That’s an interesting twist in terms of getting more use out of existing power plants. As for peppering the globe with new nuclear power plants, that’s a whole ‘nother can of worms.
When Gates launched TerraPower in 2006, the US market for new nukes was a tough nut to crack. It appears that the company was aiming elsewhere, with China being one area of focus. That idea seems to have withered on the vine, and TerraPower is currently looking into setting up a demonstration plant in Wyoming.
Clean Hydrogen Vs. Green Hydrogen
Critics are already pounding on the Wyoming project, partly because of the expense. That bottom line angle gives wind and solar stakeholders the edge. As costs continue to drop for renewable energy, the market for green hydrogen in the US is already organizing into a hub-type configuration.
Interestingly, the emerging hubs know no political boundaries. Utah, for example, has its sights set on hydrogenizing the economy of the US west, by leveraging its wind and solar resources along with privately owned salt caverns for green hydrogen storage.
Texas is also looking into leveraging its burgeoning wind and solar assets to form a green hydrogen hub, partly with an assist from its extensive oil and gas infrastructure.
Then there’s Mississippi, which has been less than active in the renewable energy field but which nevertheless could become the green hydrogen hub of the Southeast — if it can beat Louisiana to the punch. The Pelican State has been dipping its toe into the related field of green ammonia, and it is pushing forward with plans to exploit its offshore wind assets.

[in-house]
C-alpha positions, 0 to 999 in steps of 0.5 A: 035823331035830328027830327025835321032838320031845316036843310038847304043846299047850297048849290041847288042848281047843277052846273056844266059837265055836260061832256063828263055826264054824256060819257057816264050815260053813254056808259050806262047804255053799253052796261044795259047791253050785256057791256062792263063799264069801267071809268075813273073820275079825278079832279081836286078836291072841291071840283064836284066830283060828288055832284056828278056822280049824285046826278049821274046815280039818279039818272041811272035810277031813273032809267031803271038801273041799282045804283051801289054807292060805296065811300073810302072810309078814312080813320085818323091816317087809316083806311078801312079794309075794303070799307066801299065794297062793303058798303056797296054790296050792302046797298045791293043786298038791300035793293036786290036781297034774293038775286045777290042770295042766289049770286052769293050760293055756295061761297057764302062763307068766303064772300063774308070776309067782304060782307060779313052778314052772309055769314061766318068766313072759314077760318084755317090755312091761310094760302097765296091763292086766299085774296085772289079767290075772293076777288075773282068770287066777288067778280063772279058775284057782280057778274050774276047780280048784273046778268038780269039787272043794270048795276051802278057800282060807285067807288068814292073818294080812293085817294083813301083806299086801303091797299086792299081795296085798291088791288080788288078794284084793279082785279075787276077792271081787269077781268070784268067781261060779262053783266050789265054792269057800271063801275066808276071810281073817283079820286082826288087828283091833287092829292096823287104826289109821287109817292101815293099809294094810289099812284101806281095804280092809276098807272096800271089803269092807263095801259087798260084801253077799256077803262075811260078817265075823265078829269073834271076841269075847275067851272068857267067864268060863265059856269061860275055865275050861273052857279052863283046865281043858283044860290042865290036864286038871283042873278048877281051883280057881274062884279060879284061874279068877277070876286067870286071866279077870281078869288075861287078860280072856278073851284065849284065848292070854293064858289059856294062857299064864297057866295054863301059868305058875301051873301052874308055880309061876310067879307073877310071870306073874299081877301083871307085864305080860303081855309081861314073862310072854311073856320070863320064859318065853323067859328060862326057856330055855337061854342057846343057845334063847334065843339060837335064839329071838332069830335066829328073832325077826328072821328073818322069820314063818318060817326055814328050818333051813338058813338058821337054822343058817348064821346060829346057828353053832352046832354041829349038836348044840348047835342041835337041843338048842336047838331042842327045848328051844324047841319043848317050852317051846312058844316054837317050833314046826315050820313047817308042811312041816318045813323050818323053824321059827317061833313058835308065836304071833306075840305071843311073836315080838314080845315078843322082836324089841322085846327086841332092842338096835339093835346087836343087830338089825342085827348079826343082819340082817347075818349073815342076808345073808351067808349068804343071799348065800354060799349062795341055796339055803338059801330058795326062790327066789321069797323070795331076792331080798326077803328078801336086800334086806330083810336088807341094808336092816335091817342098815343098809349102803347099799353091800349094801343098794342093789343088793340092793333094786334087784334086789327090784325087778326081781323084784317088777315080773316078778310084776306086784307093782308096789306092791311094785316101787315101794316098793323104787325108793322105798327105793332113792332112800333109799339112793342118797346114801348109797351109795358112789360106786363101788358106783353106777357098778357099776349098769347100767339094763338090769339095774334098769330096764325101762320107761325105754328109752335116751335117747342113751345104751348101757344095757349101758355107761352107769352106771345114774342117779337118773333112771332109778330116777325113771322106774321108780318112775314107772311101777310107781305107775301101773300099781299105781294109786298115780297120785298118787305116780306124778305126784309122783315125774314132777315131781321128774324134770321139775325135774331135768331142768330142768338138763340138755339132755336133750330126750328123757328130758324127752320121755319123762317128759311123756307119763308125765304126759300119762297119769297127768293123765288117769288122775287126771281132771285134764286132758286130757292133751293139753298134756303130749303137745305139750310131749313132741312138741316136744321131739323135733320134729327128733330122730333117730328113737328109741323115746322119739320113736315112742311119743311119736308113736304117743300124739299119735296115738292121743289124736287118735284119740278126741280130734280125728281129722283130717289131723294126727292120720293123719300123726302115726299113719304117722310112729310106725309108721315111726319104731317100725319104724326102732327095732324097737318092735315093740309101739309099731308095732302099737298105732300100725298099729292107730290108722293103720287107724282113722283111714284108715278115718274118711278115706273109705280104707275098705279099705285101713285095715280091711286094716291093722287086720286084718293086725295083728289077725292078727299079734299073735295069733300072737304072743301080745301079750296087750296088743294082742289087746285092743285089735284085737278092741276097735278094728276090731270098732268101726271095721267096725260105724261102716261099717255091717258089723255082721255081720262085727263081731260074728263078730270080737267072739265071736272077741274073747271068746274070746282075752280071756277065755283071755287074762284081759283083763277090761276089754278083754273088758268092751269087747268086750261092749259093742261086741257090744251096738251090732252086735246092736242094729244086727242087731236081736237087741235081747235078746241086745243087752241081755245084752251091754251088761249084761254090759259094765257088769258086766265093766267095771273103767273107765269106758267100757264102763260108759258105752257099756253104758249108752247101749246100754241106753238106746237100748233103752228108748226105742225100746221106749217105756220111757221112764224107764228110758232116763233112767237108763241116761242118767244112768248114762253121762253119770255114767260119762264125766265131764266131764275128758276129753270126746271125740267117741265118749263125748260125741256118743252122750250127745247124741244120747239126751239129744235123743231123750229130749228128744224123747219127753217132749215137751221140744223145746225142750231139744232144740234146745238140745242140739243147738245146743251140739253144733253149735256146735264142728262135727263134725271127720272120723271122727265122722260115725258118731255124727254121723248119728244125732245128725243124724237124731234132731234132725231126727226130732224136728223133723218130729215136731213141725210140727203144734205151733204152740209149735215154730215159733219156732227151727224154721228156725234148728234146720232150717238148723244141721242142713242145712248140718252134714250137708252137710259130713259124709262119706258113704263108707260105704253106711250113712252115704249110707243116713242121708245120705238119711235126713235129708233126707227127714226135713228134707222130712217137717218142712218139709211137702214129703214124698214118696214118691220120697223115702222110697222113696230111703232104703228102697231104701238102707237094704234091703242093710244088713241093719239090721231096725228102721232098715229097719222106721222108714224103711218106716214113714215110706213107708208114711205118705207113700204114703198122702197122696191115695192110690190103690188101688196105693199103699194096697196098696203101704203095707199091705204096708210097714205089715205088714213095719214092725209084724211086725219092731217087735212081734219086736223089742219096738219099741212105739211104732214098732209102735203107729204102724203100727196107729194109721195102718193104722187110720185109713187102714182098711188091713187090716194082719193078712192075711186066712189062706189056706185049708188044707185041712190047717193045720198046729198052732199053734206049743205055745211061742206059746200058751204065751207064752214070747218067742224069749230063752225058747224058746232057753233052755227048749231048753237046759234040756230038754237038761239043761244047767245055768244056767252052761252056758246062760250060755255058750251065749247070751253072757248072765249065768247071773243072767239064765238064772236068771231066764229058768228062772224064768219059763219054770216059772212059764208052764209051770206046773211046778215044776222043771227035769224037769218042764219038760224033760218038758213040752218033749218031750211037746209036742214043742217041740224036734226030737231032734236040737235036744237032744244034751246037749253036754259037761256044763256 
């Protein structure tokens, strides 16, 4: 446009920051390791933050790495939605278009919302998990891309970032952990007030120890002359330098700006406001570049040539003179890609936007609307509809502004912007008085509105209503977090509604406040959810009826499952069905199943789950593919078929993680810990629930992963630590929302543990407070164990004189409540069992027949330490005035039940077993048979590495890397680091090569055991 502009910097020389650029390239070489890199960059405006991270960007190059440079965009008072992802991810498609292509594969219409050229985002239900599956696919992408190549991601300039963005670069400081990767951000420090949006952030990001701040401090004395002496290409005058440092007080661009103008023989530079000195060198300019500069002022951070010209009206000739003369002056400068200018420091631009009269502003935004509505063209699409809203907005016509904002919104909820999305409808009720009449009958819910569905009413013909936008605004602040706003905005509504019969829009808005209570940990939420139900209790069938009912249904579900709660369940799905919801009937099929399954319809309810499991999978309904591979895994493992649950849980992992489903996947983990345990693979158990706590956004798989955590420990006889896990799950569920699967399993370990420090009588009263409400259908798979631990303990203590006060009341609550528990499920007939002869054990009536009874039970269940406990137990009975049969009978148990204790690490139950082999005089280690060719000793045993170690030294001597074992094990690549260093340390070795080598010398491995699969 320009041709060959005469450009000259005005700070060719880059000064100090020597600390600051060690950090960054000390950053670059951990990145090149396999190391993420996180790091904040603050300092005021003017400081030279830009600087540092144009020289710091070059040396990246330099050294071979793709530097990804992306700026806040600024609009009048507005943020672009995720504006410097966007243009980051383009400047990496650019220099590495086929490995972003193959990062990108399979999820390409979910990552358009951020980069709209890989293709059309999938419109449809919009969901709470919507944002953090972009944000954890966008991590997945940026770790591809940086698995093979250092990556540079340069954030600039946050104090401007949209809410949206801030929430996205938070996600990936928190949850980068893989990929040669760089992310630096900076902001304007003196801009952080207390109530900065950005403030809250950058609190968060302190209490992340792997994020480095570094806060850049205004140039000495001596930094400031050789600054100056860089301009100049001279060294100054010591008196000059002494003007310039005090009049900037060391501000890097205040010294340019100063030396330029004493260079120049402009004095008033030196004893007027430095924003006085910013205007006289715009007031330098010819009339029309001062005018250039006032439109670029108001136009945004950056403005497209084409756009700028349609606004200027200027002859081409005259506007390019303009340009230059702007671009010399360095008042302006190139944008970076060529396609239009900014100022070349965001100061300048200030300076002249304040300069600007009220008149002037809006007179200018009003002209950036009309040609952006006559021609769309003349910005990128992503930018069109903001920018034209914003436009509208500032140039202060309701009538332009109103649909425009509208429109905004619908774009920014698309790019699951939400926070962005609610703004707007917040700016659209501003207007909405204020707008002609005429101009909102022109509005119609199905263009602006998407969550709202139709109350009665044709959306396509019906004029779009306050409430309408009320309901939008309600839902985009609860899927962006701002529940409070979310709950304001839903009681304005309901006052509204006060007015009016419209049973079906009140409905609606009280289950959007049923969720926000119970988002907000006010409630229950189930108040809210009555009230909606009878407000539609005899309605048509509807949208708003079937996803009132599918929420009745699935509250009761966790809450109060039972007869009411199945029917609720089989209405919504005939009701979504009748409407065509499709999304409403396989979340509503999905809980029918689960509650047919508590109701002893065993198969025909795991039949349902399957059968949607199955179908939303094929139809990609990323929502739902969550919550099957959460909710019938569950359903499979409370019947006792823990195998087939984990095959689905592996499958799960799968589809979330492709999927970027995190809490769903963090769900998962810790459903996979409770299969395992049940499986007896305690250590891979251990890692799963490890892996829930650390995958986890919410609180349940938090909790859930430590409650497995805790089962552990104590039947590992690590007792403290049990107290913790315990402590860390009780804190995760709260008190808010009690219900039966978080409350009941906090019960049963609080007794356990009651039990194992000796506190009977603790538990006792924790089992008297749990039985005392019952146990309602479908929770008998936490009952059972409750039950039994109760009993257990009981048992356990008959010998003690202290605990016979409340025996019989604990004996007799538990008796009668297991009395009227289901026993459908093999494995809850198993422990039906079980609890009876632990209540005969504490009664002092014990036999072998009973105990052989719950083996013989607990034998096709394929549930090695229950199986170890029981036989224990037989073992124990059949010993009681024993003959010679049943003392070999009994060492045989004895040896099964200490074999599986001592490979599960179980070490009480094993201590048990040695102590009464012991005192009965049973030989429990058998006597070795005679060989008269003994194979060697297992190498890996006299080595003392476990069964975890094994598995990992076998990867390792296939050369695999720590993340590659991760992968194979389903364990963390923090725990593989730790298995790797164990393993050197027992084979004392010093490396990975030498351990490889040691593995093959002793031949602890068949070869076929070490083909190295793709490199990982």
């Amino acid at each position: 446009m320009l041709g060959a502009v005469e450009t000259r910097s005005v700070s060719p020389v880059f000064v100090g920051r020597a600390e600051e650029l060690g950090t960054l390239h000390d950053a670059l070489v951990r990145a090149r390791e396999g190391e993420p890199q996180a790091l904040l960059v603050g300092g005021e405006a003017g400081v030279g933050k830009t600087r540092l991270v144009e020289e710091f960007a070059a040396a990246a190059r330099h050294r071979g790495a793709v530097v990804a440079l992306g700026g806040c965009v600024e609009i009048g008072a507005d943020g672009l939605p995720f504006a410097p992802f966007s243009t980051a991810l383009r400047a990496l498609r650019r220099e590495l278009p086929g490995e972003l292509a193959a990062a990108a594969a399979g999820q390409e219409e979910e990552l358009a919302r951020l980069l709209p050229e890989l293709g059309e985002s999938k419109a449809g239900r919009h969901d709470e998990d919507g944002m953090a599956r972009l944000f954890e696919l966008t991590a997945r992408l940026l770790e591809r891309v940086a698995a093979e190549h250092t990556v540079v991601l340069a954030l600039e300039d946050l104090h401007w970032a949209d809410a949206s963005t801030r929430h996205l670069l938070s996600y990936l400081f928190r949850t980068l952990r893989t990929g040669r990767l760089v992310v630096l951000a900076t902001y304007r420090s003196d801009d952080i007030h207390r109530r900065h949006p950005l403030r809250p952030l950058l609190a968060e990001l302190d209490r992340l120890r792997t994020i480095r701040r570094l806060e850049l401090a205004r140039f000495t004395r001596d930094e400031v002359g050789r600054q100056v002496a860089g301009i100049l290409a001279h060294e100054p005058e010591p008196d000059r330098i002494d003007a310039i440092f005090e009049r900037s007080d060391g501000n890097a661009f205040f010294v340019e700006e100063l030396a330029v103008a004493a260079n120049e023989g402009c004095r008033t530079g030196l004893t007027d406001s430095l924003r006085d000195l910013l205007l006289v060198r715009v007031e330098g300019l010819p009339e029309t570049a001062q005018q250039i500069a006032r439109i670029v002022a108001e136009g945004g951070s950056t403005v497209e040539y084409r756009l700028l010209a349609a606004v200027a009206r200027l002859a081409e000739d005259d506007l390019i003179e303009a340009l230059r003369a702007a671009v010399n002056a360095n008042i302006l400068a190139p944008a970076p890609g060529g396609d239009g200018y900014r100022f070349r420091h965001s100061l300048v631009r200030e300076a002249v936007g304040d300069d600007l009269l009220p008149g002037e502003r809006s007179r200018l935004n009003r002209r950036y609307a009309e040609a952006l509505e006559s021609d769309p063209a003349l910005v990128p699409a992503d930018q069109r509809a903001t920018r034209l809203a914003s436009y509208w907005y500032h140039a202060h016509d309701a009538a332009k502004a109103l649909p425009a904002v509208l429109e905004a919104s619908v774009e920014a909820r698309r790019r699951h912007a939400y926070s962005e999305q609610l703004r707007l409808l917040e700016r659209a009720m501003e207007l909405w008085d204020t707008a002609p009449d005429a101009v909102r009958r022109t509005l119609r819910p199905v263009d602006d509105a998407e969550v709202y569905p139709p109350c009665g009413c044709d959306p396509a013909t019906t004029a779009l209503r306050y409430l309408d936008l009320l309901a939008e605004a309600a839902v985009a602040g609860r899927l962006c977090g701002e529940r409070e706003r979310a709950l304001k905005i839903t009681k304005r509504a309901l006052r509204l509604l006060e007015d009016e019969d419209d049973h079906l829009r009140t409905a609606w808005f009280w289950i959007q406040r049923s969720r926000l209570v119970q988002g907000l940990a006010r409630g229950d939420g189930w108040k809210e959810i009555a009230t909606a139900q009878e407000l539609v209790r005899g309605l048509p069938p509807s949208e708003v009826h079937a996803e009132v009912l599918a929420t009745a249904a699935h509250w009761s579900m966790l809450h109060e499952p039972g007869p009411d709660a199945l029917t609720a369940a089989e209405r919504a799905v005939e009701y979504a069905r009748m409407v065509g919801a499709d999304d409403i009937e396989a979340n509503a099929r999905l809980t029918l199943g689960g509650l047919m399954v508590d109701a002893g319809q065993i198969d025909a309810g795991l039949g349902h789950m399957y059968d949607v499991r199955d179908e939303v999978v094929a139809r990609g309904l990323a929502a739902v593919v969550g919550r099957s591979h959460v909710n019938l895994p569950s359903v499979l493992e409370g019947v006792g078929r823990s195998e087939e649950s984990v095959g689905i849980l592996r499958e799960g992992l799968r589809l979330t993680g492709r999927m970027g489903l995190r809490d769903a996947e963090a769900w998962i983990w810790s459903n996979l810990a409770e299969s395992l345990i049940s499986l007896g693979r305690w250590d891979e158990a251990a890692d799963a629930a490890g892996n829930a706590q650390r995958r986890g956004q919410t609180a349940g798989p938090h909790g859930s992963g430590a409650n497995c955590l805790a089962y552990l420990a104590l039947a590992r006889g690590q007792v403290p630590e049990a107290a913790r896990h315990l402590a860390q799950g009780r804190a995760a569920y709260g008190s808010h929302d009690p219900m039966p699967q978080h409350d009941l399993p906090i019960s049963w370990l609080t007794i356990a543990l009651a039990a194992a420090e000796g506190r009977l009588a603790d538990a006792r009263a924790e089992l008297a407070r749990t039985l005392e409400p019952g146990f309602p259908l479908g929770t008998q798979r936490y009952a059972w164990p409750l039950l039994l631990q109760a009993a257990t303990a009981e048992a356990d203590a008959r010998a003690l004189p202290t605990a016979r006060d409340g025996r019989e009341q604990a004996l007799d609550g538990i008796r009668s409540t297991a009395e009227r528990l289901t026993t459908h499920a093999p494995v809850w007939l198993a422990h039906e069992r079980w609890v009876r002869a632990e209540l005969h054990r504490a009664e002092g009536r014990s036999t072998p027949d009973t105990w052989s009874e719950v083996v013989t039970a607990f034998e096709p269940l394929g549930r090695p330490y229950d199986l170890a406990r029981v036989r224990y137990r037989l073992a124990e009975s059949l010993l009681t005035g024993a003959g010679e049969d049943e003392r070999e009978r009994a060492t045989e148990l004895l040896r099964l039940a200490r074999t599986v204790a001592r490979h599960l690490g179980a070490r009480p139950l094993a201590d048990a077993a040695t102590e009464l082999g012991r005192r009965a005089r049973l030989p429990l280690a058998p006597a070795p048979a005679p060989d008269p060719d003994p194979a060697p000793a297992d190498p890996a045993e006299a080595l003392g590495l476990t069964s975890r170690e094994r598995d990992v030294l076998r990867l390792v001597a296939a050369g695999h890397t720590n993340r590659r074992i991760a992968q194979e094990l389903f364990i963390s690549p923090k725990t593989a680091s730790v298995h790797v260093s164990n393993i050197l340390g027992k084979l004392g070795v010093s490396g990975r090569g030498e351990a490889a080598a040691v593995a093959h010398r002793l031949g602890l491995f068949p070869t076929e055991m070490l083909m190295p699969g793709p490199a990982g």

Considering that the bipartisan infrastructure bill finally squeaked through Congress, other states could begin crowding into the green hydrogen hub action. West Virginia, for example, is in a good position due to its proximity to leading markets, along with an ample supply of water and a growing number of derelict fossil energy sites that could be repurposed for renewable energy, although the state’s Democratic US Senator, Joe Manchin, appears to be more focused on preserving the natural gas industry in his state.
Part of the challenge, though, is a shortfall in civic investments and social programs needed to grow the workforce in the state, which is one of only three US states to lose population since the 2010 Census.
The worker shortage issue is being felt throughout the West Virginia economy, exacerbated by an ongoing opioid abuse crisis and an aging population. That could also impact the natural gas industry, of which Senator Manchin is a friend, and the coal industry, in which he is an investor.
Senator Manchin could do something about that by supporting the Build Back Better “social infrastructure” bill. That remains to be seen. The bill is supposed to come up for a vote before Thanksgiving.
Either way, policymakers in West Virginia better act fast or the state will continue to run behind the curve, dragging its fossil energy tail while other states hop on the clean technology bandwagon.
Follow me on Twitter @TinaMCasey.
Photo: Clean technology takes flight (fuel cell aircraft courtesy of ZeroAvia via prnewswire.com).
Don't want to miss a cleantech story? Sign up for daily news updates from CleanTechnica on email. Or follow us on Google News!
Have a tip for CleanTechnica, want to advertise, or want to suggest a guest for our CleanTech Talk podcast? Contact us here.